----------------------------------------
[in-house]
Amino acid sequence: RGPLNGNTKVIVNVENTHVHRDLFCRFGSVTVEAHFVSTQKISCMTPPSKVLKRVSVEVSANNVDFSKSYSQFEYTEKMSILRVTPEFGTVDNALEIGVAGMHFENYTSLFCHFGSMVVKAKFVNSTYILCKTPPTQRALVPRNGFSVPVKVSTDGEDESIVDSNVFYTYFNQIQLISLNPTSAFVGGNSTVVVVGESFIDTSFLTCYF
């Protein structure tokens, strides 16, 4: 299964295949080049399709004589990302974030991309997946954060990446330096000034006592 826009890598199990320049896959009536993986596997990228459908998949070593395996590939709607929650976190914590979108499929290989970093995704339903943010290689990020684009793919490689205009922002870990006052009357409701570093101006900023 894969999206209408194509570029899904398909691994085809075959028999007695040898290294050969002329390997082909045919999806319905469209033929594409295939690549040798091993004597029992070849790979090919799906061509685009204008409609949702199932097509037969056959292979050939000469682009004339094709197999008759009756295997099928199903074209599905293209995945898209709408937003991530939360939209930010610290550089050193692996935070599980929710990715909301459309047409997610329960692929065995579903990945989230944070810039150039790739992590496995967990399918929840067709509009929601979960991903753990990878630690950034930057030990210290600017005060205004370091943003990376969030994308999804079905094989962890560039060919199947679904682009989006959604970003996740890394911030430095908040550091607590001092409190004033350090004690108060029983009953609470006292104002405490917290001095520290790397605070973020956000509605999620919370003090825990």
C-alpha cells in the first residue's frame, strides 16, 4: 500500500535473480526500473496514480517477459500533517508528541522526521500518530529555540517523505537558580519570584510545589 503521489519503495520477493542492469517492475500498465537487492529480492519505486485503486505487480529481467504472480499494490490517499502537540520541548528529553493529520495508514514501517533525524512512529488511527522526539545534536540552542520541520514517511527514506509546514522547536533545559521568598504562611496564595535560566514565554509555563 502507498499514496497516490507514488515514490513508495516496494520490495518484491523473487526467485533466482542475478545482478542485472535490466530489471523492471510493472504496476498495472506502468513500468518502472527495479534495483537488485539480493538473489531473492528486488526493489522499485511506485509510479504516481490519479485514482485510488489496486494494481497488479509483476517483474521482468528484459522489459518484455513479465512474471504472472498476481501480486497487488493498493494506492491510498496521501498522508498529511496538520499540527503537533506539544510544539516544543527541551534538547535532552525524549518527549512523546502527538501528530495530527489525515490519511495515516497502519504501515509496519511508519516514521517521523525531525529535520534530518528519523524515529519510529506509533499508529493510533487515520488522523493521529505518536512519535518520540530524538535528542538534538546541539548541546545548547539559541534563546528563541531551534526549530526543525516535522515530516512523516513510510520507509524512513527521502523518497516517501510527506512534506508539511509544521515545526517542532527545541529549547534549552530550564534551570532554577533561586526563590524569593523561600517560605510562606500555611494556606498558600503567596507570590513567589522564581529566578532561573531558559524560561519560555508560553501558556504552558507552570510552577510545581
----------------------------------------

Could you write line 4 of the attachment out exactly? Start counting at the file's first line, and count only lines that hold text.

C-alpha cells in the first residue's frame, strides 16, 4: 500500500535473480526500473496514480517477459500533517508528541522526521500518530529555540517523505537558580519570584510545589 503521489519503495520477493542492469517492475500498465537487492529480492519505486485503486505487480529481467504472480499494490490517499502537540520541548528529553493529520495508514514501517533525524512512529488511527522526539545534536540552542520541520514517511527514506509546514522547536533545559521568598504562611496564595535560566514565554509555563 502507498499514496497516490507514488515514490513508495516496494520490495518484491523473487526467485533466482542475478545482478542485472535490466530489471523492471510493472504496476498495472506502468513500468518502472527495479534495483537488485539480493538473489531473492528486488526493489522499485511506485509510479504516481490519479485514482485510488489496486494494481497488479509483476517483474521482468528484459522489459518484455513479465512474471504472472498476481501480486497487488493498493494506492491510498496521501498522508498529511496538520499540527503537533506539544510544539516544543527541551534538547535532552525524549518527549512523546502527538501528530495530527489525515490519511495515516497502519504501515509496519511508519516514521517521523525531525529535520534530518528519523524515529519510529506509533499508529493510533487515520488522523493521529505518536512519535518520540530524538535528542538534538546541539548541546545548547539559541534563546528563541531551534526549530526543525516535522515530516512523516513510510520507509524512513527521502523518497516517501510527506512534506508539511509544521515545526517542532527545541529549547534549552530550564534551570532554577533561586526563590524569593523561600517560605510562606500555611494556606498558600503567596507570590513567589522564581529566578532561573531558559524560561519560555508560553501558556504552558507552570510552577510545581